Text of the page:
4. The Snake Woman


This one comes from the old Japanese folklore pf Nure-onna which translates to wet woman. She is often described as having the head of a woman and the body of a snake - with long claws, snake eyes and jet black hair.  She carries with her a childlike bundle to lure in her victims. If a person tries to pick up the baby, they find its not a child at all. The bundle then becomes very heavy and stops the victim from fleeing. The snake woman then uses her long tongue to suck all of the blood from the victims body until they die.

3. Onibaba


She is a demon women that often appears in Japanese folk folklore. She will often appear as an old woman asking for help but if you get to close, she will slice you open with a knife and eat you. She is said to be the tormented spirit of a woman who accidently killed her pregnant daughter and unborn grandchild in an effort to find a cure for her friends child being sick. She was told to bring them the liver of an unborn child but when she finally killed her victims, she found they were her own family.

2. The Dream School


This one is extra creepy because apparently if you don't forget it within a week - it will happen to you. Lets see if this is true. One night, a boy had a dream about a school. The hallways looped forever, bringing him back to the start. Staircases led back to the first floor. As he got scared, he heard footsteps behind him. He ran until he found an emergency exit with a glass box and a key next to it. The glass had been smashed and there was a note saying it could be found in room 108. When he found that room, it was empty - no students - but there were backpacks hanging off every chair. There was a pounding on the door. He opened it, terrified, to find the hallways covered with dead children. Its said that he never woke up from his dream and if you don't forget the story in one week, youll meet the same fate. Don't worry though guys

1. Onryo


This is a traditional Japanese ghost belief about a vengeful spirt that can and will physically hurt the living. Its a very scary concept if youre only familiar with the western idea of ghosts which don't really take solid forms and so cant hurt humans with physical contact. Thats not true for an Onryo. They are vengeful and full of hate, stopping at nothing to enact the suffering they received when they were alive. For any of you guys who have seen The Grudge, this spirit is the influence for that creepy girl in that movie.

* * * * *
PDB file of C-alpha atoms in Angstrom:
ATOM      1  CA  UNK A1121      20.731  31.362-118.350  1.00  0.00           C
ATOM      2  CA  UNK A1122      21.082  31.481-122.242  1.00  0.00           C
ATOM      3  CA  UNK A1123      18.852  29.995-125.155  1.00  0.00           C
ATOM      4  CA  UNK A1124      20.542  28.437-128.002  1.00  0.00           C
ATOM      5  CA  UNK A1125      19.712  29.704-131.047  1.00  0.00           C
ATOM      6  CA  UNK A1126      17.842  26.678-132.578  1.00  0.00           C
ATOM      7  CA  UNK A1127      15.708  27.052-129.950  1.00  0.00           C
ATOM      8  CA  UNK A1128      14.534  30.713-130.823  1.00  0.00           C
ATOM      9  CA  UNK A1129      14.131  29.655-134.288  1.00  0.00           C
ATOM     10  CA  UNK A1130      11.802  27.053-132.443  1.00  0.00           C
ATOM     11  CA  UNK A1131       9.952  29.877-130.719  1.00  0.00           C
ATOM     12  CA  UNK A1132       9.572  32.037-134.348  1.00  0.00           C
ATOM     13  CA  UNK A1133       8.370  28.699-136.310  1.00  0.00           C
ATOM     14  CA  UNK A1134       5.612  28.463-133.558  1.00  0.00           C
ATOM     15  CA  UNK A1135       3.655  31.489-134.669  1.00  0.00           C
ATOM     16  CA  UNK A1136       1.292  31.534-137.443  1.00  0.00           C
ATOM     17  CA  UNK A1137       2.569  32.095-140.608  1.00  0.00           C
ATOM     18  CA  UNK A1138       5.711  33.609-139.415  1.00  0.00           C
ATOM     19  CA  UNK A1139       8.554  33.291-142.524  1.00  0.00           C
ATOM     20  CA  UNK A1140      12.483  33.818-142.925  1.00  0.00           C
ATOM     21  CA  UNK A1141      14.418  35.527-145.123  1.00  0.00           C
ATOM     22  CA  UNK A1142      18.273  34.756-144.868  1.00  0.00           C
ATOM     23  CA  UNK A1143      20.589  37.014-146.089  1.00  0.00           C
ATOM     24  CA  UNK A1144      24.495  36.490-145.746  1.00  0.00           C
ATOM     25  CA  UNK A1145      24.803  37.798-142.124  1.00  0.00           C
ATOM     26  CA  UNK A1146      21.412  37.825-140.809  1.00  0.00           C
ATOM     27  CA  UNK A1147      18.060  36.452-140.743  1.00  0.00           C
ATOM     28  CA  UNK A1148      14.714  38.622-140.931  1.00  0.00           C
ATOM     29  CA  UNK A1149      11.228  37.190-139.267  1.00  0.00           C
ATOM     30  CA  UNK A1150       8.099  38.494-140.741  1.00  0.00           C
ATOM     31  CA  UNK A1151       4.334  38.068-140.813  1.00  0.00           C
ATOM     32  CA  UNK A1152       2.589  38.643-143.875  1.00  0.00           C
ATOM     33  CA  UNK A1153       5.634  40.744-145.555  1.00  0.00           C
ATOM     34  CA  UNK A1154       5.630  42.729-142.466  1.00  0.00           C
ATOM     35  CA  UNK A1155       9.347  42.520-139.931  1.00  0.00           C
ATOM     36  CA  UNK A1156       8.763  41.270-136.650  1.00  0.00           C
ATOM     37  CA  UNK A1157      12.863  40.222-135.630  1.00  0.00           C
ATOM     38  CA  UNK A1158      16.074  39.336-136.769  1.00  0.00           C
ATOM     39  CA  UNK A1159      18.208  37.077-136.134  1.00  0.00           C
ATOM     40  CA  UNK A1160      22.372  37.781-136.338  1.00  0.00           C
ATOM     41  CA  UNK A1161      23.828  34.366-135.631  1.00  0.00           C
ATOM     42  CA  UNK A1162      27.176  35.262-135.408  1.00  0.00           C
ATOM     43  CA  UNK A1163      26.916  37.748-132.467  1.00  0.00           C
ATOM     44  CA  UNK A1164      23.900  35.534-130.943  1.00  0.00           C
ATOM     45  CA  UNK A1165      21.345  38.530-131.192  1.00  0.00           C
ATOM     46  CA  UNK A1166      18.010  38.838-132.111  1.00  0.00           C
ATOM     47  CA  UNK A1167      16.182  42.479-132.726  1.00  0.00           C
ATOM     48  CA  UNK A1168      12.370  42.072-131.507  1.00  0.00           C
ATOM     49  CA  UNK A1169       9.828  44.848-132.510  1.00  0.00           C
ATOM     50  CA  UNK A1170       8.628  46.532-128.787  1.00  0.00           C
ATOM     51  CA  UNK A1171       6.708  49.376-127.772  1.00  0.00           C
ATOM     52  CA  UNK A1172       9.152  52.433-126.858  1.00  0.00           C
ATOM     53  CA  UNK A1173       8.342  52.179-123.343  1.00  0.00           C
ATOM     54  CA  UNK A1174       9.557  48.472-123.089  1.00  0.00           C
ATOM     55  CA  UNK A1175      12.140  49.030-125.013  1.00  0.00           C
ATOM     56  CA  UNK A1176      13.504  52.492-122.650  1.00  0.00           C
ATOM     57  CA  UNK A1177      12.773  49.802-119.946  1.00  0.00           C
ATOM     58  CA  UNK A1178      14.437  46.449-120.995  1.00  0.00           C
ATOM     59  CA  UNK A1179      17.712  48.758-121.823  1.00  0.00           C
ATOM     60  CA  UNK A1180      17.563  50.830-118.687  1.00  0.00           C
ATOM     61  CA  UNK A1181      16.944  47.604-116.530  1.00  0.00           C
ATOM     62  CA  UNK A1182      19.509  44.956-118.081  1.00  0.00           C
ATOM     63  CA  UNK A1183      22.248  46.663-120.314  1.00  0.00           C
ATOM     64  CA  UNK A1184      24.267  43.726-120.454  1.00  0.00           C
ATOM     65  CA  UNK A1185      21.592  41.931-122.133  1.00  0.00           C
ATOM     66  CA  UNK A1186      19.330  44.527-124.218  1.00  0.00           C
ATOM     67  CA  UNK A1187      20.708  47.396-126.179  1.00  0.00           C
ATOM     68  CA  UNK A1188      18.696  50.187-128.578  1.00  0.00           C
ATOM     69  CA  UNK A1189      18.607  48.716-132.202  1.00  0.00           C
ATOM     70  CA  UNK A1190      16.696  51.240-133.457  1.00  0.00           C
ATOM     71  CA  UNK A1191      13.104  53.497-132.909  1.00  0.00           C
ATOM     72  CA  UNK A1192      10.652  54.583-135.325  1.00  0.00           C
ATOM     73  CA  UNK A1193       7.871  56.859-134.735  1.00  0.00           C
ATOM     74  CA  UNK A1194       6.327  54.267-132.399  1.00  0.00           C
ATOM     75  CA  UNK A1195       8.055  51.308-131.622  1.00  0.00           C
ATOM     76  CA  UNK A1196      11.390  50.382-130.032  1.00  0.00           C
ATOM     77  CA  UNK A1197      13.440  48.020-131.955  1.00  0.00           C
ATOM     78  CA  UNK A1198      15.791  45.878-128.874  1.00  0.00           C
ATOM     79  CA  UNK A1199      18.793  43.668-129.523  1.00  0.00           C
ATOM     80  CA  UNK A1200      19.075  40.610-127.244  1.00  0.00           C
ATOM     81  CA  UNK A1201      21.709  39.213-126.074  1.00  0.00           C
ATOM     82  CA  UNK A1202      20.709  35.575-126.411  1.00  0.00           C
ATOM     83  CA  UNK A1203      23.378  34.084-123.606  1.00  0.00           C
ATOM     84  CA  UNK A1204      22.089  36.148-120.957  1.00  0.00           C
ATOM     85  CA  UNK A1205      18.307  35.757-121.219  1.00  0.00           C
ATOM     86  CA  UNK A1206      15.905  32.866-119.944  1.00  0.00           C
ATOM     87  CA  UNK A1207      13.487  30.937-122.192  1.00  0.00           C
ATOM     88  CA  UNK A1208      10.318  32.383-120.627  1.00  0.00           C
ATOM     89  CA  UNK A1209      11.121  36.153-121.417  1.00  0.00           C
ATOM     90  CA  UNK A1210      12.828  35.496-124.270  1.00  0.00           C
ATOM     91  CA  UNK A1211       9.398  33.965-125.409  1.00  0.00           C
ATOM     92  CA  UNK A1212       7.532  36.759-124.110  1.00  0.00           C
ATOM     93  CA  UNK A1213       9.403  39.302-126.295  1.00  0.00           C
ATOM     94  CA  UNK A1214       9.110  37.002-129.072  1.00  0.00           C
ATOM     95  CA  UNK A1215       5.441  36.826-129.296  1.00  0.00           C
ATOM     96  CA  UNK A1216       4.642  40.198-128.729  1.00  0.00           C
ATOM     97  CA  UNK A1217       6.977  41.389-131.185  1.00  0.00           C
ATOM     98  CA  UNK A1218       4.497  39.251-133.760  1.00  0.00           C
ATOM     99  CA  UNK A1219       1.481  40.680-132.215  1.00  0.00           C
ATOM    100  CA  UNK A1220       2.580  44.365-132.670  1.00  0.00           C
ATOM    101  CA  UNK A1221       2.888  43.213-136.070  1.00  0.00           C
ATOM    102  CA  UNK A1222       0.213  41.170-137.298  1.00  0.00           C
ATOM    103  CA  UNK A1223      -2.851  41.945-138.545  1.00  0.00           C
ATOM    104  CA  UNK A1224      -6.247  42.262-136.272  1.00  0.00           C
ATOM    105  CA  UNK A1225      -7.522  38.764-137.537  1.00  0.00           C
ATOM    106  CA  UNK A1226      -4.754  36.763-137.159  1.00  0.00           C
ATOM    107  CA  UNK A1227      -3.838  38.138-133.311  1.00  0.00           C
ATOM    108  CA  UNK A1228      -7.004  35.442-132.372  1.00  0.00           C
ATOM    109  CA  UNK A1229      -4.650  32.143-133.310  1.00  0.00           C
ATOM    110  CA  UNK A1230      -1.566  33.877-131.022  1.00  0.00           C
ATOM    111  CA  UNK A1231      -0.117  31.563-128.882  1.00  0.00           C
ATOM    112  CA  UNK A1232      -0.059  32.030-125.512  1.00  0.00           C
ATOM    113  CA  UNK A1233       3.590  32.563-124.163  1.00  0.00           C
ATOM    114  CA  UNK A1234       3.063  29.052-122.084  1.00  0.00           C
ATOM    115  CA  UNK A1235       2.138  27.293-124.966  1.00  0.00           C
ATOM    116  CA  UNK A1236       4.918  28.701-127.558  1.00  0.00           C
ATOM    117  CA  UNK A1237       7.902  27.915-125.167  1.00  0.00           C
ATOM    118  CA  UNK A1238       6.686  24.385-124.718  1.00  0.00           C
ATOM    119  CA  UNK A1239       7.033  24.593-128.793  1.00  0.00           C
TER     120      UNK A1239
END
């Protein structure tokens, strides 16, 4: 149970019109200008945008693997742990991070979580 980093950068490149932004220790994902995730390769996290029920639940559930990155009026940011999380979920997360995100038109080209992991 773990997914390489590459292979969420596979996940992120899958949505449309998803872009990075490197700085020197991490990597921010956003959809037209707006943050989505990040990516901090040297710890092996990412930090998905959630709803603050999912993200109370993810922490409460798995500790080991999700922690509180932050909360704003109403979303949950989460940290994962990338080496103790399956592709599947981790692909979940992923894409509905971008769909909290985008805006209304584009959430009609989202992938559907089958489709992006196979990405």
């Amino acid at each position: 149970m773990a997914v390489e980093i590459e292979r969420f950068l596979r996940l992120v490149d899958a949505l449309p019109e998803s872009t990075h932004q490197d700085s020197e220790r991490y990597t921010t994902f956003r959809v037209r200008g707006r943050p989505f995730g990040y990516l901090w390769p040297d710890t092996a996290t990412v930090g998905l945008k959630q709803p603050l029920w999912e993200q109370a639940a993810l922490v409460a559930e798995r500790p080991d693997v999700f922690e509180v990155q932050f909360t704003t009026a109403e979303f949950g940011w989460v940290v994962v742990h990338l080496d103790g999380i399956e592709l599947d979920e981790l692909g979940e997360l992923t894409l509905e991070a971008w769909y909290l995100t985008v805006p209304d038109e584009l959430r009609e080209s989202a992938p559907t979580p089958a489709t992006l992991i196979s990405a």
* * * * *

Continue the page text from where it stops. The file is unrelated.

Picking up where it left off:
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« แก้ไขครั้งสุดท้าย: ตุลาคม 18, 2020, 12:57:20 AM โดย anyaha »

Re: TOP 10 SCARY JAPANESE URBAN LEGENDS
« ตอบกลับ #1 เมื่อ: สิงหาคม 15, 2020, 11:51:16 PM »
Why does the coronavirus spread so easily?
A microscopic feature could make the virus more infectious than the SARS virus.

As the number of coronavirus infections passes 100,000 worldwide, researchers are racing to understand what makes it spread so easily. A handful of genetic and structural analyses have identified a key feature of the virus — a protein on its surface —that might explain why it infects human cells much more readily than does the coronavirus that causes severe acute respiratory syndrome, or SARS. Other groups are investigating the doorway through which the new coronavirus enters human tissues — a receptor on cell membranes. The cell receptor and the virus protein offer potential targets for drugs to block the pathogen, but researchers say it is too early to be sure. To infect a cell, coronaviruses use a ‘spike’ protein that binds to the cell membrane. Genomic analyses of the new coronavirus have revealed that its spike protein differs from those of close relatives, and suggest that the protein has a site that is activated by an enzyme called furin.